More young lives go up in smoke
doi:10.1038/nindia.2008.112 Published online 18 February 2008
In the most comprehensive data ever on the effect of smoking on mortality in India, researchers have found that smoking has been causing a growing number of premature deaths in India.
The researchers scanned a sample of 1.1 million homes and compared the prevalence of smoking among dead subjects with living ones to find that daily smoking of even a small amount of tobacco was associated with an increased risk of death from any medical cause.
The team compared smoking data among 33,000 deceased women and 41,000 deceased men (subjects) with that of 35,000 living women and 43,000 living men (controls).
About five per cent of women and 37 per cent of men between 30 and 69 years of age were found to be smokers. Excess deaths among smokers, as compared with non-smokers, were mainly due to tuberculosis among both women and men as also from respiratory, vascular, or neoplastic diseases.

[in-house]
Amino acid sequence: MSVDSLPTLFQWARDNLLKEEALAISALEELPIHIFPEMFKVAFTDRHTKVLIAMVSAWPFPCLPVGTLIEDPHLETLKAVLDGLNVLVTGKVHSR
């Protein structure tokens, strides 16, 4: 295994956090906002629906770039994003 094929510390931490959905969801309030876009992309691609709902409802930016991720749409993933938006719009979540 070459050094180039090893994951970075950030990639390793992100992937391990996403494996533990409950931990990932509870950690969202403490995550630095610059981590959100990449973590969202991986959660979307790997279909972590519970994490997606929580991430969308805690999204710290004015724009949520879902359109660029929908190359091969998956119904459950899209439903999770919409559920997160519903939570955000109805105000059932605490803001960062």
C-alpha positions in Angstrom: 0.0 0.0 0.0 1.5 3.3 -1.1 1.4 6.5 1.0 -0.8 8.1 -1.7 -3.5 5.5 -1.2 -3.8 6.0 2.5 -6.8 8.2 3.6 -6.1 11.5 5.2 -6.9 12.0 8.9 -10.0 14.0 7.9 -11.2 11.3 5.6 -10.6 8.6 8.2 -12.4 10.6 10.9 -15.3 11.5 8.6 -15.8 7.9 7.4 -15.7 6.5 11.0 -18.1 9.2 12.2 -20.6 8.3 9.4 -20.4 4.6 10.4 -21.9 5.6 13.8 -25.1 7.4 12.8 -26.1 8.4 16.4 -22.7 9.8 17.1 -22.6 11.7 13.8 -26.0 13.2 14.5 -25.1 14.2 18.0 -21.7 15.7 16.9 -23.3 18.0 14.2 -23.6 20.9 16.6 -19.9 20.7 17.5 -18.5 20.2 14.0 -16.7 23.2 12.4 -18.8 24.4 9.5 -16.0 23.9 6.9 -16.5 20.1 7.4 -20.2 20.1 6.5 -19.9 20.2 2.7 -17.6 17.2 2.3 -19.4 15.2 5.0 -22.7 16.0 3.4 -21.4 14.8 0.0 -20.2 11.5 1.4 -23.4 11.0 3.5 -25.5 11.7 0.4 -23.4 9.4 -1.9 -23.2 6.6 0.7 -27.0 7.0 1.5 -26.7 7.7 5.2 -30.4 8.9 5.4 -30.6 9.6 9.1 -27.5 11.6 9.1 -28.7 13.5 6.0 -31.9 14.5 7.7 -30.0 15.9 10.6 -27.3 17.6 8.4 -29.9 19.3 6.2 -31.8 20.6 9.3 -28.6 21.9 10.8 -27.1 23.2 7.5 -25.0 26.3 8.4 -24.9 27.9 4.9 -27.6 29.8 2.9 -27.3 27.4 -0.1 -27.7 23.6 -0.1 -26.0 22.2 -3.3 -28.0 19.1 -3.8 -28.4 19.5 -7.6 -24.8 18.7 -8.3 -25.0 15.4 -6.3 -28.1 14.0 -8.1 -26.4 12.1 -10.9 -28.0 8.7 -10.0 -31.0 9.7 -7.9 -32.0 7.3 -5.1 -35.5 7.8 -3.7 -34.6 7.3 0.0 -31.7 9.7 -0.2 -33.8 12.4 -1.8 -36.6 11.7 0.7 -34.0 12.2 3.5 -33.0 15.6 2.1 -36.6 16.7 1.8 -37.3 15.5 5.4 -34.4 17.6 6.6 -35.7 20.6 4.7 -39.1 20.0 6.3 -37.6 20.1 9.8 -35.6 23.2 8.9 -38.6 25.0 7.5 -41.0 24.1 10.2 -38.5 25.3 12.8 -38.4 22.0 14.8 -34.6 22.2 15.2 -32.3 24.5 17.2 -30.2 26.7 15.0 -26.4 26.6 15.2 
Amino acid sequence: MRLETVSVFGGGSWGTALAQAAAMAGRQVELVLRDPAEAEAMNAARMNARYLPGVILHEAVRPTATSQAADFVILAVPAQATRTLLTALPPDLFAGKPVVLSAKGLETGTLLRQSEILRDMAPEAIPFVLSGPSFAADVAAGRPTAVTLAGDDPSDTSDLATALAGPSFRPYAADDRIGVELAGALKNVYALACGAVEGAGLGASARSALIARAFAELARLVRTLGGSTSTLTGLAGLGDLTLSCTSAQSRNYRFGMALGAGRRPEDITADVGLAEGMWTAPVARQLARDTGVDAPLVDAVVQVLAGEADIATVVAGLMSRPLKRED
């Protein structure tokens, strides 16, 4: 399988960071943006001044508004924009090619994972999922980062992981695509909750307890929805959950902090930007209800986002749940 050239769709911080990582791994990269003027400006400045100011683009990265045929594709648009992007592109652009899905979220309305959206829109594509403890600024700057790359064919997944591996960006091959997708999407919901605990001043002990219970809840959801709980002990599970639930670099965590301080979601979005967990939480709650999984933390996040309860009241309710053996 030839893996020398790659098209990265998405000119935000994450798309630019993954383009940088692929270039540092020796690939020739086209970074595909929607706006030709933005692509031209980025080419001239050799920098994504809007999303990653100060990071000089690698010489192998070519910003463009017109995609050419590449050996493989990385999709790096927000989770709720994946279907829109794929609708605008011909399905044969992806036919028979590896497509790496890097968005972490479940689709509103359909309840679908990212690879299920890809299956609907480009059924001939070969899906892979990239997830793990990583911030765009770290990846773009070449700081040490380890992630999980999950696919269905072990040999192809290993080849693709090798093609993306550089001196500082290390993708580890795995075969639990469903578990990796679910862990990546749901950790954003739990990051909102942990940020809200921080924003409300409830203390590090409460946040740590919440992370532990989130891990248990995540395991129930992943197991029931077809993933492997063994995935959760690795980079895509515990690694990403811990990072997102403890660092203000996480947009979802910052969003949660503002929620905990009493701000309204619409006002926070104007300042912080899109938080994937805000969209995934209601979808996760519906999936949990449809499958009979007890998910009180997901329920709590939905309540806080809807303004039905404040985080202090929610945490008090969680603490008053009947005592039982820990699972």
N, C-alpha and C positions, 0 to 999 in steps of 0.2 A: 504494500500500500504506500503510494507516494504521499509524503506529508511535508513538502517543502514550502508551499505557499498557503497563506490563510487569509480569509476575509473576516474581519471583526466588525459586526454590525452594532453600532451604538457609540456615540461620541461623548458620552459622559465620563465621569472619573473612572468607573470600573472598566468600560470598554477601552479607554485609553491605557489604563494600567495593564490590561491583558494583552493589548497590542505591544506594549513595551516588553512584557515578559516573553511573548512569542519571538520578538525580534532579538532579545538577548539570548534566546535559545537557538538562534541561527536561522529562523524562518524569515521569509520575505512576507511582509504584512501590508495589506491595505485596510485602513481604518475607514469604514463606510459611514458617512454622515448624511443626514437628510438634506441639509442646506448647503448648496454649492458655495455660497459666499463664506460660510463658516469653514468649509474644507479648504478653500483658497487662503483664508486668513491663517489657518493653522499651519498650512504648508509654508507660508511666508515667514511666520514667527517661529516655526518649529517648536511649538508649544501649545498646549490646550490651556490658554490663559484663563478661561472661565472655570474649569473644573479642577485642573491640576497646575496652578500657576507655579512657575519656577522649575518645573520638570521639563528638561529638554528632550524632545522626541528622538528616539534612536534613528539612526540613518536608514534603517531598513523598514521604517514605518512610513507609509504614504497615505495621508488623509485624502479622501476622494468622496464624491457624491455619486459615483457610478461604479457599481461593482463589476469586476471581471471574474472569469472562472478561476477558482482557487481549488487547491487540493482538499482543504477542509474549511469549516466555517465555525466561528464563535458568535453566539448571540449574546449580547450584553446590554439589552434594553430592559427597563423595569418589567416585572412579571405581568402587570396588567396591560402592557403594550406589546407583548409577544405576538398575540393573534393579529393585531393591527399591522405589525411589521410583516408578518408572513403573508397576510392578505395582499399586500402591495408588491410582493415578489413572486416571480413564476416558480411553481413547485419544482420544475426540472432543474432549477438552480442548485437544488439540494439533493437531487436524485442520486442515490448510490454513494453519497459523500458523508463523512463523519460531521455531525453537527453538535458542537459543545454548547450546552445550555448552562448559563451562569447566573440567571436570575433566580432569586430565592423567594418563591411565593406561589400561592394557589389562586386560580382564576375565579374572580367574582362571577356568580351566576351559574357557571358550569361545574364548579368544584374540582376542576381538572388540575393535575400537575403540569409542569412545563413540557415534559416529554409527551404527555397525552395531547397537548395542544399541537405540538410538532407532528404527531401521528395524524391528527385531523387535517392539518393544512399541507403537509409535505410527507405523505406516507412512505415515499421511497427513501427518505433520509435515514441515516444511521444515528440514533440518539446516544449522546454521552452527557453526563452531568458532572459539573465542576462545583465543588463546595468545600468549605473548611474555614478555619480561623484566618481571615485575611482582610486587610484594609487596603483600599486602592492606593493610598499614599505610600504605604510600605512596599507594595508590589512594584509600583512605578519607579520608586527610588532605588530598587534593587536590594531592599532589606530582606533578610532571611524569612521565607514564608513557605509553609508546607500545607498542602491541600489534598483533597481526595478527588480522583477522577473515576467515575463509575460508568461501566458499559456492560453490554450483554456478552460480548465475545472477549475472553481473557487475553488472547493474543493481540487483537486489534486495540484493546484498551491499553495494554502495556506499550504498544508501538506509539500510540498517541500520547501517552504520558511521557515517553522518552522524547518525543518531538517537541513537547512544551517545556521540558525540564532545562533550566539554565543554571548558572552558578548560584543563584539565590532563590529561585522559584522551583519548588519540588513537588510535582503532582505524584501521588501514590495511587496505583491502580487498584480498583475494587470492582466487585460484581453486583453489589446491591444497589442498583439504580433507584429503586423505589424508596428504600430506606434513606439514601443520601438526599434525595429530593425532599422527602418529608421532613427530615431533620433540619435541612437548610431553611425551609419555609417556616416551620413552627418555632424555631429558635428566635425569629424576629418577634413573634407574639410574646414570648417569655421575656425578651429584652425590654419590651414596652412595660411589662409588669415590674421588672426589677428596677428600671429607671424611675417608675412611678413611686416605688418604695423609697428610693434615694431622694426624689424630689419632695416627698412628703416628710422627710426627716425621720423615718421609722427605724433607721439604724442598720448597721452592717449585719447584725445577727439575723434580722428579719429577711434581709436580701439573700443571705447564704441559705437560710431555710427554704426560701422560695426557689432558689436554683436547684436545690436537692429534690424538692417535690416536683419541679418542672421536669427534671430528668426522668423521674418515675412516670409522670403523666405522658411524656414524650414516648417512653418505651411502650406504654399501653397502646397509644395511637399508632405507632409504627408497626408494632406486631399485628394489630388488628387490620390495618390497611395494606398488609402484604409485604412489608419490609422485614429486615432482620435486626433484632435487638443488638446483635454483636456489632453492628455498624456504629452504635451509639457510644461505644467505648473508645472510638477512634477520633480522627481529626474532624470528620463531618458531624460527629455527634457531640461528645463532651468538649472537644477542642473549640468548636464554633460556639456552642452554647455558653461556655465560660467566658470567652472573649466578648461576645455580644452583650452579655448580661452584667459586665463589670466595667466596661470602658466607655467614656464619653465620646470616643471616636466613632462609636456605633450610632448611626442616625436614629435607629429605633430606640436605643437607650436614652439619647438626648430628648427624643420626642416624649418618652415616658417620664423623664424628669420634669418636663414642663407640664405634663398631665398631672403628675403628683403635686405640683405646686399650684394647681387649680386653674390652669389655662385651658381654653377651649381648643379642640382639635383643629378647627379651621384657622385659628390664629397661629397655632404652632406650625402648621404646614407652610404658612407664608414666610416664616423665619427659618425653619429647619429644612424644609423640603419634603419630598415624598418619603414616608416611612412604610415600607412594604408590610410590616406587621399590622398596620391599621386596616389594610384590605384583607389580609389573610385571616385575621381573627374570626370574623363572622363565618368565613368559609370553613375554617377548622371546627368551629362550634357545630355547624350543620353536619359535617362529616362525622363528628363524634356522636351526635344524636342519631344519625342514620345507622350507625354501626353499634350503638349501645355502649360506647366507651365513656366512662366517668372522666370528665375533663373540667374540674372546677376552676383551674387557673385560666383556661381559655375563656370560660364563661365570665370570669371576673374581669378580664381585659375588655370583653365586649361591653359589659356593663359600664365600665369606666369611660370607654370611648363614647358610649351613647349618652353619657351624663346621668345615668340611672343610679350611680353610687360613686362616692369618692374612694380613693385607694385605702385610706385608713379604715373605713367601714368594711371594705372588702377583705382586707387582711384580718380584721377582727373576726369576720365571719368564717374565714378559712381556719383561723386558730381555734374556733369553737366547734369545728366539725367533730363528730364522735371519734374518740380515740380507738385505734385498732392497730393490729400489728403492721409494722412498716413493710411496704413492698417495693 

They also found that smoking could reduce the age of survival of a woman by roughly eight years and that of a man by about six years. Smoking in persons between the ages of 30 and 69 years was found to be responsible for about one in 20 deaths of women and one in five deaths of men.
The researchers estimated that in 2010, smoking could kill about 930,000 adults in India, 70 per cent of whom could be between the ages of 30 and 69 years. Because of population growth, the absolute number of deaths in this age group was rising by about 3 per cent per year.
- Jha, P. et al. A Nationally Representative Case–Control Study of Smoking and Death in India. New Engl. J. Med. doi: 10.1056/NEJMsa0707719 (2008)